A SYSTEMS APPROACH TO CONTROL GASTROINTESTINAL NEMATODES (GIN) IN ORGANIC SMALL RUMINANT PRODUCTION
Dale Bumpers Small Farms Research Center
2011 Annual Report
1a.Objectives (from AD-416)
To examine forage systems for year round gastrointestinal nematode (GIN) control, exploit resistant sires, bucks, and breeds to integrate into organic flocks/herds, and examine on-farm use of integrated GIN control.
1b.Approach (from AD-416)
Studies will be conducted at USDA, ARS, LSU, FVSU, and on-farm using pastures in transition and organic principles to examine forages and genetics to minimize the use of anthelmintics (antibiotics) to control GIN. A number of approaches will be used to evaluate producer's use of strategic control.
A long-term study was initiated to examine the long-term effects of using sericea lespedeza and copper oxide wire particles in sheep and goats for parasitic worm control. The infection level, amount of required deworming, production (weight gains and lamb/kid production), and blood parameters are being examined to determine the benefits and consequences of these alternatives to chemical deworming. This information is essential to sheep and goat producers who have no effective chemical dewormers.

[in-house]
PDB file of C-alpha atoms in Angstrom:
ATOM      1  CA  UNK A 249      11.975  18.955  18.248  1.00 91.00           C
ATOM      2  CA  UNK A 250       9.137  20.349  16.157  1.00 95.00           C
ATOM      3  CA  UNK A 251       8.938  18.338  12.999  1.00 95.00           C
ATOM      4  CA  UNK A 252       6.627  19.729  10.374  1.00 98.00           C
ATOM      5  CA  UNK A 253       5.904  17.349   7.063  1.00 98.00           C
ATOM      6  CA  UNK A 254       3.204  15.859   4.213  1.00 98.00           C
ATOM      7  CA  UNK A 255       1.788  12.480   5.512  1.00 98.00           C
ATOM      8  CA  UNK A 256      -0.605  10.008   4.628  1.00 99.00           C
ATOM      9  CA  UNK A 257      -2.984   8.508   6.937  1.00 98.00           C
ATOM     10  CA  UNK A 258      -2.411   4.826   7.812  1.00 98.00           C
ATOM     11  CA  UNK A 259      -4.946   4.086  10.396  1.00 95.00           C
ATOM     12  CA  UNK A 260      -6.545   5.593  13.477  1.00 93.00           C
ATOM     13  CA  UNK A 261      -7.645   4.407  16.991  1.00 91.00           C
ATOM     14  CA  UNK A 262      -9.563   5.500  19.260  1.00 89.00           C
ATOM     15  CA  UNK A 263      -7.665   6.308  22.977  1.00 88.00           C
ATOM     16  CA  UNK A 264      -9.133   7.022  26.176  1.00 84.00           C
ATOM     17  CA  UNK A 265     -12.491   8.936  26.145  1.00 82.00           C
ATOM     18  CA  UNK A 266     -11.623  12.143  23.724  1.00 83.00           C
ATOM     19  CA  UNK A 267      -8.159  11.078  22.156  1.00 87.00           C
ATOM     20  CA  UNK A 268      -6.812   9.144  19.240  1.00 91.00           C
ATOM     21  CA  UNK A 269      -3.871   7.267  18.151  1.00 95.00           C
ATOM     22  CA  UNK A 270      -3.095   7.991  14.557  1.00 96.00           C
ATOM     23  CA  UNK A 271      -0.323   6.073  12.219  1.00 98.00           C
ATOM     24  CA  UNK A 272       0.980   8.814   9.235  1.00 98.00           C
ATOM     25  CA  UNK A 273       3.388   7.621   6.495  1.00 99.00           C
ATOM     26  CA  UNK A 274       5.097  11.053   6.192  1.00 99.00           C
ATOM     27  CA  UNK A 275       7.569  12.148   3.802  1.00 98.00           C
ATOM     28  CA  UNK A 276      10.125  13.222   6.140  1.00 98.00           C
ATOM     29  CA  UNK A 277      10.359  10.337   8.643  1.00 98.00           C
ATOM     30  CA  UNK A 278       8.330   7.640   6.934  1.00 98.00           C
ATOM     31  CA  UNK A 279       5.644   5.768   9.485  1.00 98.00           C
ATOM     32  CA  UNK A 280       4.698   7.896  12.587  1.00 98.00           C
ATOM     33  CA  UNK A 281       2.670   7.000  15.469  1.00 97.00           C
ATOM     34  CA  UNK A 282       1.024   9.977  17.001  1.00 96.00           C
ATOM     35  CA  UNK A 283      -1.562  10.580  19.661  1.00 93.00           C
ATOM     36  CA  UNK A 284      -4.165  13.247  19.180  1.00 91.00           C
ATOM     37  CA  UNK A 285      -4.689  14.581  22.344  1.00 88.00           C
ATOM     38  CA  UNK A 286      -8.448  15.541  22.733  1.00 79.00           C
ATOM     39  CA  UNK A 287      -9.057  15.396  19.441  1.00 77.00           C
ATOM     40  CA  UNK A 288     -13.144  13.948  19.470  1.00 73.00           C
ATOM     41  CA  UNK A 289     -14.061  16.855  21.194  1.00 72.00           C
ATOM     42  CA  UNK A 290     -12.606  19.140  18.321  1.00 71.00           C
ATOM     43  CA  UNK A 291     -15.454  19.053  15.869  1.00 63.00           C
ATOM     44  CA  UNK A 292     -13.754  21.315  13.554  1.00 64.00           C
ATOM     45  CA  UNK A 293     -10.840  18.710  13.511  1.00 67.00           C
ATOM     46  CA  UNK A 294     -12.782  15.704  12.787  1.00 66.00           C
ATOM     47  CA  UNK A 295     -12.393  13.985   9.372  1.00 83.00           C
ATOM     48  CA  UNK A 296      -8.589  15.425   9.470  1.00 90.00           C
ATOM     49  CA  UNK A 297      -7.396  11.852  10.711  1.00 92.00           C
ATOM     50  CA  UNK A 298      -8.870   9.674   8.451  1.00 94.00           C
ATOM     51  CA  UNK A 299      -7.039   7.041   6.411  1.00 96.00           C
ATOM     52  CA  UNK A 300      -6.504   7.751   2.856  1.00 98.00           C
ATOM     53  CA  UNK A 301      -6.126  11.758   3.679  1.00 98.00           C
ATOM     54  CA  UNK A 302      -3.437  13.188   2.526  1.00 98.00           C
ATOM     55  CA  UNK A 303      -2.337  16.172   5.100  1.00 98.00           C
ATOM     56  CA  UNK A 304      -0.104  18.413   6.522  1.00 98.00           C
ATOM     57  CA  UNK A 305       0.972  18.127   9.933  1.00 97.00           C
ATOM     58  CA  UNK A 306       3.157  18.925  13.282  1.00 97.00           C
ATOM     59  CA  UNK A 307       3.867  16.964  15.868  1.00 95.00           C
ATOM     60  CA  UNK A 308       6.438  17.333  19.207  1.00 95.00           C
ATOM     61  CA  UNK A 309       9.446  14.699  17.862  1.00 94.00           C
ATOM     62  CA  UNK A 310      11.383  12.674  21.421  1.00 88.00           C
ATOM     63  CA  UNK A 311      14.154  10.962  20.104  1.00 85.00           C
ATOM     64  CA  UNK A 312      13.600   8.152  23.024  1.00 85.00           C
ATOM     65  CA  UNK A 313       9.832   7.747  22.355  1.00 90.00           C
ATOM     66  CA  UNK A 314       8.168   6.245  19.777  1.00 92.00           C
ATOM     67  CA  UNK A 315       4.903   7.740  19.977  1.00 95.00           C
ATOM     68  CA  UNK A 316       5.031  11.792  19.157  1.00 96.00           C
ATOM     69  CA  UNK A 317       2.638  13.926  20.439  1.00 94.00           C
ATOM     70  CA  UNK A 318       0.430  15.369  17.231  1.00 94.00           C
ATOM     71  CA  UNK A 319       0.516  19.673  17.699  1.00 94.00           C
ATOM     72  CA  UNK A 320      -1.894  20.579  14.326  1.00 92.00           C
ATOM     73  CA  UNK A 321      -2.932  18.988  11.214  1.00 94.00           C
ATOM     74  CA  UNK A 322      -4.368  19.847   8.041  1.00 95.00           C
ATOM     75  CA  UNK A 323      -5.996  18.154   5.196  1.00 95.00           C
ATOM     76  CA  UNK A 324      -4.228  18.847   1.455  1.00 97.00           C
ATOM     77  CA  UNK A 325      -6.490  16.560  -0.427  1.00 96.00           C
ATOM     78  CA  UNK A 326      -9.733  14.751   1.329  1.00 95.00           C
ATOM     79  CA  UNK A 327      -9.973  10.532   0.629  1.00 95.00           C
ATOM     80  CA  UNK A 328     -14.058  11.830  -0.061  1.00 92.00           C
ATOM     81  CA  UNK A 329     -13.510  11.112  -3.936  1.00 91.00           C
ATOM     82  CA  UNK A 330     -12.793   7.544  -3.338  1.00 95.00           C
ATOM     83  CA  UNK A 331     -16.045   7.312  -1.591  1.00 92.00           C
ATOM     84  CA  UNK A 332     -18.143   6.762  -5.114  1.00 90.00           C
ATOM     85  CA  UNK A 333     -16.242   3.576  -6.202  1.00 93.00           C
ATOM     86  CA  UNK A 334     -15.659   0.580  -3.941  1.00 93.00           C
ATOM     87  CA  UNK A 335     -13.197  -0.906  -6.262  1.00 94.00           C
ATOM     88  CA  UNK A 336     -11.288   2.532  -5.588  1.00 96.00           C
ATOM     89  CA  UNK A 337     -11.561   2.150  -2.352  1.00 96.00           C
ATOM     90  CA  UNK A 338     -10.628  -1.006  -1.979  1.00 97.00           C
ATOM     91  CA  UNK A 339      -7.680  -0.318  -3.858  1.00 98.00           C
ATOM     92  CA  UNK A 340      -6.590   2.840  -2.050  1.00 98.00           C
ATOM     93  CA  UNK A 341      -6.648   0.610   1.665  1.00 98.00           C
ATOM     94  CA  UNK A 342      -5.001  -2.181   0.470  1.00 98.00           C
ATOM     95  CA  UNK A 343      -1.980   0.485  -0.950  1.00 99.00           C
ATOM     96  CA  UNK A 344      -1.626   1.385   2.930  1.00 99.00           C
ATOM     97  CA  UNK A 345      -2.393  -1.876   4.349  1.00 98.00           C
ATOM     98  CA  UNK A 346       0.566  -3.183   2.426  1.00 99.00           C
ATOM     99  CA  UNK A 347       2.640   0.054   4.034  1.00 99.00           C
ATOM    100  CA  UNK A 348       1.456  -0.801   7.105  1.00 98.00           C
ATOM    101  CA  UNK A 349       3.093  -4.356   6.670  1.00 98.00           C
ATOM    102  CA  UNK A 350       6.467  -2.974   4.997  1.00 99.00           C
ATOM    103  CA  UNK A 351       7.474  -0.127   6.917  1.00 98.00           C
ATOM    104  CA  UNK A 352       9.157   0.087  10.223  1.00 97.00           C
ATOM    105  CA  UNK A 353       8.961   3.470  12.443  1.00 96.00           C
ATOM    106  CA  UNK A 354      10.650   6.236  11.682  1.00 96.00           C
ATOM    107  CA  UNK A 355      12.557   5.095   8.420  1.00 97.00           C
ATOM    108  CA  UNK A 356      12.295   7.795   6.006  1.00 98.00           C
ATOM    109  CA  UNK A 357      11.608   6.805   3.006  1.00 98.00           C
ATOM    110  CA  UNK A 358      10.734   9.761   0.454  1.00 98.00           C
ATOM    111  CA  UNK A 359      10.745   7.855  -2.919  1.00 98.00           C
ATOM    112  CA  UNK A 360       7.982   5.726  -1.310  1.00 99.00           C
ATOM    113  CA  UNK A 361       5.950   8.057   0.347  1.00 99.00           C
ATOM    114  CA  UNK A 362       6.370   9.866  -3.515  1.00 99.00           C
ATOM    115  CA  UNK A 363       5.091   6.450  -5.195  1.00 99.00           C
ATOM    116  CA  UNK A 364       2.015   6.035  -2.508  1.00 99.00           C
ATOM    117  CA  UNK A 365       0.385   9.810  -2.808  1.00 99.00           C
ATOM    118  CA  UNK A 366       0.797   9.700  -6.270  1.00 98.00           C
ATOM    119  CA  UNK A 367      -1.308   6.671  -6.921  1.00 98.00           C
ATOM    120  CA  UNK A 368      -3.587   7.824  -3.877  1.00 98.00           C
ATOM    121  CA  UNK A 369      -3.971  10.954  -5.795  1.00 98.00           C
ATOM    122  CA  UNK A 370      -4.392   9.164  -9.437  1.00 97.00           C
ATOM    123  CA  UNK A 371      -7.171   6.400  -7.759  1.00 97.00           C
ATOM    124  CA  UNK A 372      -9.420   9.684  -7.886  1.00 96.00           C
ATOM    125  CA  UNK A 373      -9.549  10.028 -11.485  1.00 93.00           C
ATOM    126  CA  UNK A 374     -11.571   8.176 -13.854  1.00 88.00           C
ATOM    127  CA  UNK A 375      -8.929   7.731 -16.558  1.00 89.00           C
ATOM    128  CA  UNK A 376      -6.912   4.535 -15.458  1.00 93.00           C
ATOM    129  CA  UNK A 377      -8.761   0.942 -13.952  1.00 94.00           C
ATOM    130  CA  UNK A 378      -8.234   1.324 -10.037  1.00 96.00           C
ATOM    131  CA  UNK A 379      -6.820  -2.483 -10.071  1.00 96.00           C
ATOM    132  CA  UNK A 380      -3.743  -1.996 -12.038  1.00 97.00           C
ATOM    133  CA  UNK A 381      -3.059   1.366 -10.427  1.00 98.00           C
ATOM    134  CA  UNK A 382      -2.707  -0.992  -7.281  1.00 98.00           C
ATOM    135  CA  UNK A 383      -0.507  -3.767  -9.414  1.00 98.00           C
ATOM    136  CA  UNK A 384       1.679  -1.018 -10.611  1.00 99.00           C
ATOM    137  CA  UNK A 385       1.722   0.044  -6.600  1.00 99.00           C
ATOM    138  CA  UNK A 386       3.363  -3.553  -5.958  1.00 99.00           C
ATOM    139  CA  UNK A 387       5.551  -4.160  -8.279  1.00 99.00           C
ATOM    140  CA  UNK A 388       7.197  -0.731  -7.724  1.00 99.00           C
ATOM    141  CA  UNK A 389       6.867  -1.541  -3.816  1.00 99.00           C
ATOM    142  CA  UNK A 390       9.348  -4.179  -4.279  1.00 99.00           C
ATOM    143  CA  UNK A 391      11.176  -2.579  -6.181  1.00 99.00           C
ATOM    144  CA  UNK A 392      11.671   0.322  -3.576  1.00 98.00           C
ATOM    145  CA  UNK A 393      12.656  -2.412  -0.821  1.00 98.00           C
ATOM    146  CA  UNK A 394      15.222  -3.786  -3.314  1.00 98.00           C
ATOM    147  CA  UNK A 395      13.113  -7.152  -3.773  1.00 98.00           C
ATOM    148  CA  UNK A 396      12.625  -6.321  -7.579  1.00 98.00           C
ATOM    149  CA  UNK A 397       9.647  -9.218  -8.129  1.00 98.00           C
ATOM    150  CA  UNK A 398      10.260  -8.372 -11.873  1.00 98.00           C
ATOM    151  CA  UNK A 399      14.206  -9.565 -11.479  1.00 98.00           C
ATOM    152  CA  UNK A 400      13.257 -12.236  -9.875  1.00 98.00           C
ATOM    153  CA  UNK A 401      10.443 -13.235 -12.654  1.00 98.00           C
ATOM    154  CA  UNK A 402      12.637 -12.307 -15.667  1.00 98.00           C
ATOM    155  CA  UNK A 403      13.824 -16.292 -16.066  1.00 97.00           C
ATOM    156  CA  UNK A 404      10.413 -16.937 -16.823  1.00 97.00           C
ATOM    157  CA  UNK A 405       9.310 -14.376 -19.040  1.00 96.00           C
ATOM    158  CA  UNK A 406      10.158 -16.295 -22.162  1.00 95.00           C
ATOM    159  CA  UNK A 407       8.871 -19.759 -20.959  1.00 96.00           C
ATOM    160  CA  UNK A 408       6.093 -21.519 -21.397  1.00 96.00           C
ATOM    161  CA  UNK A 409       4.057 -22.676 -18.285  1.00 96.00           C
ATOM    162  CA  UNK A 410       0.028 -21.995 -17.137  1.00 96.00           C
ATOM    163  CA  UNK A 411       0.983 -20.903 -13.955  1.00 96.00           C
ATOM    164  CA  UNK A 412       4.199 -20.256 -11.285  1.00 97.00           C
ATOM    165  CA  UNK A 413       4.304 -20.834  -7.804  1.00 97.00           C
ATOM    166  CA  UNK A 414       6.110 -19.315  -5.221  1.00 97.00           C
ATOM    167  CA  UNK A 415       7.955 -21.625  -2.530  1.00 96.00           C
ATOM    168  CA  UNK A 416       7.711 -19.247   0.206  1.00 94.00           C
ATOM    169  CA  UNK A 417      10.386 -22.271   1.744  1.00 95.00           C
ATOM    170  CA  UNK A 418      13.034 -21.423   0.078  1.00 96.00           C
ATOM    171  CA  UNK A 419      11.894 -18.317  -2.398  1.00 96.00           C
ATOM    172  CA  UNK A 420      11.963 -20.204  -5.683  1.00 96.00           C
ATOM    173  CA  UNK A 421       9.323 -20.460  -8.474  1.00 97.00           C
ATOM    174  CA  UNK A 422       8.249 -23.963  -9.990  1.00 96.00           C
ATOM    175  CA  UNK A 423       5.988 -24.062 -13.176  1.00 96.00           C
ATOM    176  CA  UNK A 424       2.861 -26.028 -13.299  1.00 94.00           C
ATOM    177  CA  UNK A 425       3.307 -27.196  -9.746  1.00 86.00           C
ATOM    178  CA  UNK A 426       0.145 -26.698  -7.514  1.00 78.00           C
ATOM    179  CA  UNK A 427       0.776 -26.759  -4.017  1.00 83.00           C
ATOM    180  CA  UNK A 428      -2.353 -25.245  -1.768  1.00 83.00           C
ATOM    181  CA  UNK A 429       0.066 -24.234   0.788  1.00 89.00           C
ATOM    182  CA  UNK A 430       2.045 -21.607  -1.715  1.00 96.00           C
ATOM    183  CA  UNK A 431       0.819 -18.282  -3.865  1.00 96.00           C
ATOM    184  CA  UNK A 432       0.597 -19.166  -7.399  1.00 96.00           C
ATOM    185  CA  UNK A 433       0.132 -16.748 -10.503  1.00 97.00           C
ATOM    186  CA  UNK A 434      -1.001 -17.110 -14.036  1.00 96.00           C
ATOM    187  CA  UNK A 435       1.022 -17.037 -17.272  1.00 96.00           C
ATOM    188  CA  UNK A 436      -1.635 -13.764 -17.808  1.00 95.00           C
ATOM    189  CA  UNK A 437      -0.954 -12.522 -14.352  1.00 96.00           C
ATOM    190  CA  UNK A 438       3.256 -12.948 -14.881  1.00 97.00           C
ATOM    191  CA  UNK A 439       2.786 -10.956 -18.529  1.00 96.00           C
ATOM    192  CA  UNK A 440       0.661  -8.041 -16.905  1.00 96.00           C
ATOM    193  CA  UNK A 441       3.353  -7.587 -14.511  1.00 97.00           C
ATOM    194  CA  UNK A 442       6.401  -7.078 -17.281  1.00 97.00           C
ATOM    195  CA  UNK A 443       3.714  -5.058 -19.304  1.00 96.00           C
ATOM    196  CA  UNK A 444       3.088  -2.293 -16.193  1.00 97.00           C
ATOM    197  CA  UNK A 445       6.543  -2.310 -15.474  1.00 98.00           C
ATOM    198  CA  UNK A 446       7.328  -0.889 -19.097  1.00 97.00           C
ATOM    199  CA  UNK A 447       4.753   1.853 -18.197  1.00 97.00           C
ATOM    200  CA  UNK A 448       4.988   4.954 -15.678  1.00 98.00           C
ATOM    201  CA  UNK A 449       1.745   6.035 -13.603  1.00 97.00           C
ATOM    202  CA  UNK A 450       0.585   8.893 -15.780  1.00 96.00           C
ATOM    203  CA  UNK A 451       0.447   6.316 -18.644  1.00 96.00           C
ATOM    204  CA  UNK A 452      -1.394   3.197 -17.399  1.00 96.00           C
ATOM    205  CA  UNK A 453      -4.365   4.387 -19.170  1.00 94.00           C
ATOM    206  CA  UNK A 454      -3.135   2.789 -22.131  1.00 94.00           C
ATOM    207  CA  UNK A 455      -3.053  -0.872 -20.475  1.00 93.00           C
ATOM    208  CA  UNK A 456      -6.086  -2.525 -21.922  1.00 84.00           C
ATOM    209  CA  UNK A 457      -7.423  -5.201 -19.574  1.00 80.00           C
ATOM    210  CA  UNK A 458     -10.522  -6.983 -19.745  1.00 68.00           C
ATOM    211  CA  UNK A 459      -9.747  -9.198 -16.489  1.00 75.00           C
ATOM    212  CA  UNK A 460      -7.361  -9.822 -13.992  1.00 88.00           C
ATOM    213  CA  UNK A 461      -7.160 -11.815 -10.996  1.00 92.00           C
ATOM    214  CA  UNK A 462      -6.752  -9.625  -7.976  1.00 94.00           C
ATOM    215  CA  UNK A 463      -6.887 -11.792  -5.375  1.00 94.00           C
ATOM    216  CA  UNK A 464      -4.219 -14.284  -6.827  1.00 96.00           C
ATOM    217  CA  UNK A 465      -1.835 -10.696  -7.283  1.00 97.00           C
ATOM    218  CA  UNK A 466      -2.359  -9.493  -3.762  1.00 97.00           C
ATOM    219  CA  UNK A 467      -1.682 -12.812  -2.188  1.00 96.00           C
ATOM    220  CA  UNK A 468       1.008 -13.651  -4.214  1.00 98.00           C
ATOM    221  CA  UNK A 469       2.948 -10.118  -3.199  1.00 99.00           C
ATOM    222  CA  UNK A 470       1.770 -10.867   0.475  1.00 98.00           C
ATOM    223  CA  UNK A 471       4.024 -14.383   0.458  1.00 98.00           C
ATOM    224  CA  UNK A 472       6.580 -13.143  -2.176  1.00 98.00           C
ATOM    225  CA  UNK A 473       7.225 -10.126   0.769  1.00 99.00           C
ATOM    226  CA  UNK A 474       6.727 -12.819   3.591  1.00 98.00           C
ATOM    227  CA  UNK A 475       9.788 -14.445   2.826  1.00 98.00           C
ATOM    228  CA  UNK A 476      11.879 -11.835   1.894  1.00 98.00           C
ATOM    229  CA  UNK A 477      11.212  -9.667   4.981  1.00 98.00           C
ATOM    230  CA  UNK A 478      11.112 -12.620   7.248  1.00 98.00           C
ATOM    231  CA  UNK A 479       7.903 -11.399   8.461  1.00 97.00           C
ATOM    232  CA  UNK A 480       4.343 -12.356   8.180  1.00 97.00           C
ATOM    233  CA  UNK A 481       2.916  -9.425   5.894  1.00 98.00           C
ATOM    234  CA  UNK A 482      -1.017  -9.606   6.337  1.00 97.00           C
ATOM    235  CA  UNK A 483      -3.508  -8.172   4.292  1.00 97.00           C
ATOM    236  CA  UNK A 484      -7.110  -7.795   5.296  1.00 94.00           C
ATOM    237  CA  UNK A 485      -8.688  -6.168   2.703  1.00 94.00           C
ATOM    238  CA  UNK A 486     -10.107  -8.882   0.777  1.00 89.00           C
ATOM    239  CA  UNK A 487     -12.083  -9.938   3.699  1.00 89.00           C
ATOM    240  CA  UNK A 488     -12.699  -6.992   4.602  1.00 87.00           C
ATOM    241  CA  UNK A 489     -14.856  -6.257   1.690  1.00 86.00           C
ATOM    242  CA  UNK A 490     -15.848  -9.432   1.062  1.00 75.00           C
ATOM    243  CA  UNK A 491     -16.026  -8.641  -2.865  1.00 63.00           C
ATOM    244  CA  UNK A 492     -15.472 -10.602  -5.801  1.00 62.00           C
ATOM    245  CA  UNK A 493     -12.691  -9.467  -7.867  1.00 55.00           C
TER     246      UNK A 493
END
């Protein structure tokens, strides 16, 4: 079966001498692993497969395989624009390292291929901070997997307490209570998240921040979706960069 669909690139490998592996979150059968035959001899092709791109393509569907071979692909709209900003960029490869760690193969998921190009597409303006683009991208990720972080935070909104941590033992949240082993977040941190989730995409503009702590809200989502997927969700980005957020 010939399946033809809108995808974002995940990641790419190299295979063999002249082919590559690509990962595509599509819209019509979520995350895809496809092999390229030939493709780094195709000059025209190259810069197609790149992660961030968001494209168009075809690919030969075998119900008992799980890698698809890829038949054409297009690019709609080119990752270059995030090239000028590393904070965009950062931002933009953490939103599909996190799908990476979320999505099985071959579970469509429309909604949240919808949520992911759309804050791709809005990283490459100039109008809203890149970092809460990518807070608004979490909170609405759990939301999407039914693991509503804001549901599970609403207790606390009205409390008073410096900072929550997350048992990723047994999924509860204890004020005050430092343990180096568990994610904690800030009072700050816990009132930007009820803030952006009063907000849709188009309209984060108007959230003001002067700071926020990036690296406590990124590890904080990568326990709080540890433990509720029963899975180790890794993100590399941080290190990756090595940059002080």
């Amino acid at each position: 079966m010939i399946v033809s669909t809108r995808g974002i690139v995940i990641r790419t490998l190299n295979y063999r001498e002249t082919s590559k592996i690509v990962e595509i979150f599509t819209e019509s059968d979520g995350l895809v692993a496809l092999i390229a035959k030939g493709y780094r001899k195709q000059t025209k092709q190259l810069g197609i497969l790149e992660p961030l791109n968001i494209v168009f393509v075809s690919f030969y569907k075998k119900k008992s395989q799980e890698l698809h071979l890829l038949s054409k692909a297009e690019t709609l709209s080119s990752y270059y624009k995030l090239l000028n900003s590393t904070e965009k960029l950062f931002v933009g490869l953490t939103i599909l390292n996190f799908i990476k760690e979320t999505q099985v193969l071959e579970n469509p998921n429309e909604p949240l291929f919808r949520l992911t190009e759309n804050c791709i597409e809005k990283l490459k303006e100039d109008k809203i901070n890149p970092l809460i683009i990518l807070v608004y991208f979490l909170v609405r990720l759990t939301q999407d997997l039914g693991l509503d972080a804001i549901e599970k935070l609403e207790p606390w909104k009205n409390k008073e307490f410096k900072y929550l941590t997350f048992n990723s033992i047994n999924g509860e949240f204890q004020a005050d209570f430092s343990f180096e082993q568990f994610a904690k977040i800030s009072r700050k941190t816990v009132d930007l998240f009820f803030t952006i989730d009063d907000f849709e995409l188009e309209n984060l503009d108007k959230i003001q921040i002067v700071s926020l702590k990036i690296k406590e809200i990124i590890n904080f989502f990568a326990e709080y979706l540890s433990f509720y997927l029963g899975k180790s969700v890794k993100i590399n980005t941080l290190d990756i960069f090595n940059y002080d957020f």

Selecting sheep resistant to gastrointestinal nematodes will diminish parasite challenges in pastures, leading to reduced infections. A study was initiated in 2009 and continued in 2010 and 2011 with additional funding to examine the relationship between fecal egg counts (FEC) in the ewe during lambing and her offspring. There was a positive relationship between FEC of lambs at 90 days of age and dams at 30 days post-lambing, and FEC of lambs at 120 days of age and dams at 60 days post-lambing. There was a negative relationship between FEC of dams at 60 days post-lambing and weight of offspring at 60 days of age. These relationships will help develop selection strategies for producers and reduce the reliance on chemical dewormers.